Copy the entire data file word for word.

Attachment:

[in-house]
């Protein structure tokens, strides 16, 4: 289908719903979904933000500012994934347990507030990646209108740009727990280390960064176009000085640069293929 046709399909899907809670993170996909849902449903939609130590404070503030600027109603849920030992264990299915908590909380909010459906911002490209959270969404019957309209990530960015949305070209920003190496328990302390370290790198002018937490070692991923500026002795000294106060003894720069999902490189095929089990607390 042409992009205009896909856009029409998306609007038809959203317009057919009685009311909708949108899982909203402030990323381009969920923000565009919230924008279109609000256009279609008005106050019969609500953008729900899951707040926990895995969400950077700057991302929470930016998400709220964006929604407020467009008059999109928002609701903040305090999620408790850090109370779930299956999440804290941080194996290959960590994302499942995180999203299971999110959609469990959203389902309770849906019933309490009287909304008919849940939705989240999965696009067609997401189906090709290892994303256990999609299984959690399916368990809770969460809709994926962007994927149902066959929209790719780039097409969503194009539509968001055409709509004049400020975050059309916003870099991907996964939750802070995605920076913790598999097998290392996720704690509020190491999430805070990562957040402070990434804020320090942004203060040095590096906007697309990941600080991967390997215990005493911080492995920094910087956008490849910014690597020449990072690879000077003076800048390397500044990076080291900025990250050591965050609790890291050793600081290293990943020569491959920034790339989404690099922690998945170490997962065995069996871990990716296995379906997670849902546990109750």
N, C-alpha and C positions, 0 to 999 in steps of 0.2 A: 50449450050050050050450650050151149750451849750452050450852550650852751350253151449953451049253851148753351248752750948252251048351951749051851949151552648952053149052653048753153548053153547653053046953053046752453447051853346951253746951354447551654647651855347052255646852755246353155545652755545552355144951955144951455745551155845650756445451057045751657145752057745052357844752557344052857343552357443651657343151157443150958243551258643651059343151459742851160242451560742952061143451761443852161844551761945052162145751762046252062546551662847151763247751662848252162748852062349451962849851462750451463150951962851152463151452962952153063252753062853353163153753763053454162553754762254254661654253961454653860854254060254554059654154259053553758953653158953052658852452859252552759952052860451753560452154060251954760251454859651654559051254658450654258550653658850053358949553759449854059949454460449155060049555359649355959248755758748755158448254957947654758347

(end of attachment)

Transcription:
[in-house]
């Protein structure tokens, strides 16, 4: 289908719903979904933000500012994934347990507030990646209108740009727990280390960064176009000085640069293929 046709399909899907809670993170996909849902449903939609130590404070503030600027109603849920030992264990299915908590909380909010459906911002490209959270969404019957309209990530960015949305070209920003190496328990302390370290790198002018937490070692991923500026002795000294106060003894720069999902490189095929089990607390 042409992009205009896909856009029409998306609007038809959203317009057919009685009311909708949108899982909203402030990323381009969920923000565009919230924008279109609000256009279609008005106050019969609500953008729900899951707040926990895995969400950077700057991302929470930016998400709220964006929604407020467009008059999109928002609701903040305090999620408790850090109370779930299956999440804290941080194996290959960590994302499942995180999203299971999110959609469990959203389902309770849906019933309490009287909304008919849940939705989240999965696009067609997401189906090709290892994303256990999609299984959690399916368990809770969460809709994926962007994927149902066959929209790719780039097409969503194009539509968001055409709509004049400020975050059309916003870099991907996964939750802070995605920076913790598999097998290392996720704690509020190491999430805070990562957040402070990434804020320090942004203060040095590096906007697309990941600080991967390997215990005493911080492995920094910087956008490849910014690597020449990072690879000077003076800048390397500044990076080291900025990250050591965050609790890291050793600081290293990943020569491959920034790339989404690099922690998945170490997962065995069996871990990716296995379906997670849902546990109750």
N, C-alpha and C positions, 0 to 999 in steps of 0.2 A: 50449450050050050050450650050151149750451849750452050450852550650852751350253151449953451049253851148753351248752750948252251048351951749051851949151552648952053149052653048753153548053153547653053046953053046752453447051853346951253746951354447551654647651855347052255646852755246353155545652755545552355144951955144951455745551155845650756445451057045751657145752057745052357844752557344052857343552357443651657343151157443150958243551258643651059343151459742851160242451560742952061143451761443852161844551761945052162145751762046252062546551662847151763247751662848252162748852062349451962849851462750451463150951962851152463151452962952153063252753062853353163153753763053454162553754762254254661654253961454653860854254060254554059654154259053553758953653158953052658852452859252552759952052860451753560452154060251954760251454859651654559051254658450654258550653658850053358949553759449854059949454460449155060049555359649355959248755758748755158448254957947654758347